That fast connectivity, which every member of C4DI gets for a standard rate, is a huge draw for many of the startups there. Labelworks, which calls itself the largest distributor of dance music in the world and recently distributed its millionth track, uses it for uploading music to online stores such as Beatport, iTunes, Amazon and Spotify.
“By being based here we’re not spending as much as we would in London, so we can spend more on developers to build more tools and ultimately hire more staff,” says Alex Powell, the company’s music mixer and business manager. ”Ultimately it provides a better service for the record labels we work with.”
For other startups in the city, being in based in C4DI is about more than internet speeds.
3D printer company NFire Labs was started by 21-year-old Alex Youden, who came to C4DI as an intern and now runs the company making machines and selling them through Kickstarter. For Youden, access to contacts provided by C4DI was crucial in getting the business off the ground.
“NFire Labs is very much a C4DI project, as everything has been done through a C4DI contact – from the laser cutting for the printers, to promotional videos, to our website’s design,” he says.
Matthew Gibson, co-founder of software company Source, came to C4DI as an intern working for a digital marketing agency. There he met his two colleagues who are developers at the company.
“There’s a great business community here, so you can be linked to people if you have an idea or need to work or be put in contact with somebody,” he says. “Plus, for younger age groups especially, housing is affordable and you get a lot for your money.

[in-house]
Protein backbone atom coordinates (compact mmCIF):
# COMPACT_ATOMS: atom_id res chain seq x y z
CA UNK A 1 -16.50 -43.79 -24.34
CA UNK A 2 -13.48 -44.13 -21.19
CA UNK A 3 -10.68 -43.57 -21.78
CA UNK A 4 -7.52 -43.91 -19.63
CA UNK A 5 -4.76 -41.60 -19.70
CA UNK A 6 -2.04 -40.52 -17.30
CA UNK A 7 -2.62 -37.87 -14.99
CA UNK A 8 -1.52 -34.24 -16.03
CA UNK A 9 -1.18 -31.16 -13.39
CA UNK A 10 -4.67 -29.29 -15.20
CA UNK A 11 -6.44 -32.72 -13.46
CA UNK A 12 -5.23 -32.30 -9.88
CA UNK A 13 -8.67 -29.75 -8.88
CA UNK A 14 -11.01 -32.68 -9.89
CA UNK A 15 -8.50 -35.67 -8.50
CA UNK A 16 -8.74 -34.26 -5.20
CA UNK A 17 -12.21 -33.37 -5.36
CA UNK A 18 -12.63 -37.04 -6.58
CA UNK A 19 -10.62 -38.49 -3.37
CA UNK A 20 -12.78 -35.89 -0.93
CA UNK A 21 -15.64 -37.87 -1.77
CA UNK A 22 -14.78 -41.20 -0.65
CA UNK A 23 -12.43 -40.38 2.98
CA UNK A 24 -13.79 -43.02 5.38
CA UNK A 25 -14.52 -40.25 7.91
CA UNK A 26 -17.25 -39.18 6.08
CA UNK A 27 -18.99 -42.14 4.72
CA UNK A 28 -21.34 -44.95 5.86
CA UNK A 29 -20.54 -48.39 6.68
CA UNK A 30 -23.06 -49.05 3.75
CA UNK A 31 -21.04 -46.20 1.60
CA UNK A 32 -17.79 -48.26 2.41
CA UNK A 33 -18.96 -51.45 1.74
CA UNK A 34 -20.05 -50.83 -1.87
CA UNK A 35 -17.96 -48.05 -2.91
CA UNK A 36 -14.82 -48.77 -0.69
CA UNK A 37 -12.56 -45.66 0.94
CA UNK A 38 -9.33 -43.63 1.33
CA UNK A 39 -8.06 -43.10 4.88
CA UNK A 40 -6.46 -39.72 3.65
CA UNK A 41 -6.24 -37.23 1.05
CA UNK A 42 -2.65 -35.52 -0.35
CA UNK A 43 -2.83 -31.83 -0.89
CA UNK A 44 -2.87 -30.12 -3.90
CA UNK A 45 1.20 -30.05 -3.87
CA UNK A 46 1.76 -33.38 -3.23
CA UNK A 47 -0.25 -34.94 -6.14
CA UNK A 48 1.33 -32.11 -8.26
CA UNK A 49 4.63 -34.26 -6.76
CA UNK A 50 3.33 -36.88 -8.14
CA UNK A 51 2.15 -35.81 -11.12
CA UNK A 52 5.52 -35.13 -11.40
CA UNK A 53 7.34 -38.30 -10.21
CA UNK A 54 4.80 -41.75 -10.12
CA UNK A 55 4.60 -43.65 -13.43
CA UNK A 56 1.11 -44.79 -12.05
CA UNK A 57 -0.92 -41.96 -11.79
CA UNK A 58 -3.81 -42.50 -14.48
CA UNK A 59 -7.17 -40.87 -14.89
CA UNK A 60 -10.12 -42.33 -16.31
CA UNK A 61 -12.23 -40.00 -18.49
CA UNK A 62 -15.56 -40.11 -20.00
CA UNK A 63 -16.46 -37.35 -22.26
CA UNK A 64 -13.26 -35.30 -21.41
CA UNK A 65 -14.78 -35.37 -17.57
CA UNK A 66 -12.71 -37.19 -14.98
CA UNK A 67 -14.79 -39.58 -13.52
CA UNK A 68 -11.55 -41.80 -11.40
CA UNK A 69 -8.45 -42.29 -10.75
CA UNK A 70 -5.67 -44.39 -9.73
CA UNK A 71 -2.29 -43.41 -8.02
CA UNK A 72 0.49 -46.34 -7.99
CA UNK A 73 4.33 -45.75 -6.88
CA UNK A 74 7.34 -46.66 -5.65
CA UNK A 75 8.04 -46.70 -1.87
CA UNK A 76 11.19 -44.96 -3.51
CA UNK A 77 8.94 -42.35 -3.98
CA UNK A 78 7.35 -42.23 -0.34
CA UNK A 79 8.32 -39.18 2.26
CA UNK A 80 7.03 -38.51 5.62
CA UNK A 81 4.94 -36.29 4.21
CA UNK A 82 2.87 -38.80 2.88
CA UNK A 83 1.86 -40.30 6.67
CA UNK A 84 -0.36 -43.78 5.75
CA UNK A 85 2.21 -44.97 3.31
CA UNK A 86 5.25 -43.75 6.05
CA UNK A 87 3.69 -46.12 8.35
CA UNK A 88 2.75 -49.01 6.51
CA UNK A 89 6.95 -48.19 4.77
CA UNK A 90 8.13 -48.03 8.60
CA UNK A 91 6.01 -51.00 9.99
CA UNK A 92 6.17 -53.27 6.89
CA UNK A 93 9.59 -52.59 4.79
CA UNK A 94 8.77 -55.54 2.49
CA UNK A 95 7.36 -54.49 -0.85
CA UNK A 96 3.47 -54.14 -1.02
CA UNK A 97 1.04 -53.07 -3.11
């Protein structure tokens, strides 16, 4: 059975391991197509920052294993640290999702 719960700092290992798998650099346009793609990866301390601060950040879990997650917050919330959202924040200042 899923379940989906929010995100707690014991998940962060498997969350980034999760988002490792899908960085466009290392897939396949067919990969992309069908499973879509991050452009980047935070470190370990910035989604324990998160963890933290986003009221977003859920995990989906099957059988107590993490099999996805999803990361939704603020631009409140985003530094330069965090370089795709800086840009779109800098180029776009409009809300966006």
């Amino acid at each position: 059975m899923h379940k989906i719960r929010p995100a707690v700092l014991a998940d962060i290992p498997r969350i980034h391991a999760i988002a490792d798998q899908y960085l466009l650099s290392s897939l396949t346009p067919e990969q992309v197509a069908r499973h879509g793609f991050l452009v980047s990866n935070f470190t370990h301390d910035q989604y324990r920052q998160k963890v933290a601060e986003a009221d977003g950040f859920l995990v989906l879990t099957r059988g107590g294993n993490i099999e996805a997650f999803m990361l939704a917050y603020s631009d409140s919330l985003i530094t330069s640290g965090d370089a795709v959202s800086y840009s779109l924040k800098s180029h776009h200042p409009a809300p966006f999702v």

“You’ve got a good lifestyle and standard of living, with a nice environment to work in. What more could you want?”
Affordable housing was also a big plus for Aaron Martin, CEO of Arc Studios, which started life as a games development company before evolving into a bespoke business software developer.
“It makes it easier for new companies to start,” he says. “For the first 12 months we were running the company from our old student house. The letting agency was really cool and let us stay there for cheap – we couldn’t do that anywhere else.”
Being based in Hull allows Arc Studios to charge less for their services while making the same percentage profit margins as companies in London, says Martin, who sees the fact that there’s a lower number of tech companies in Hull as an advantage.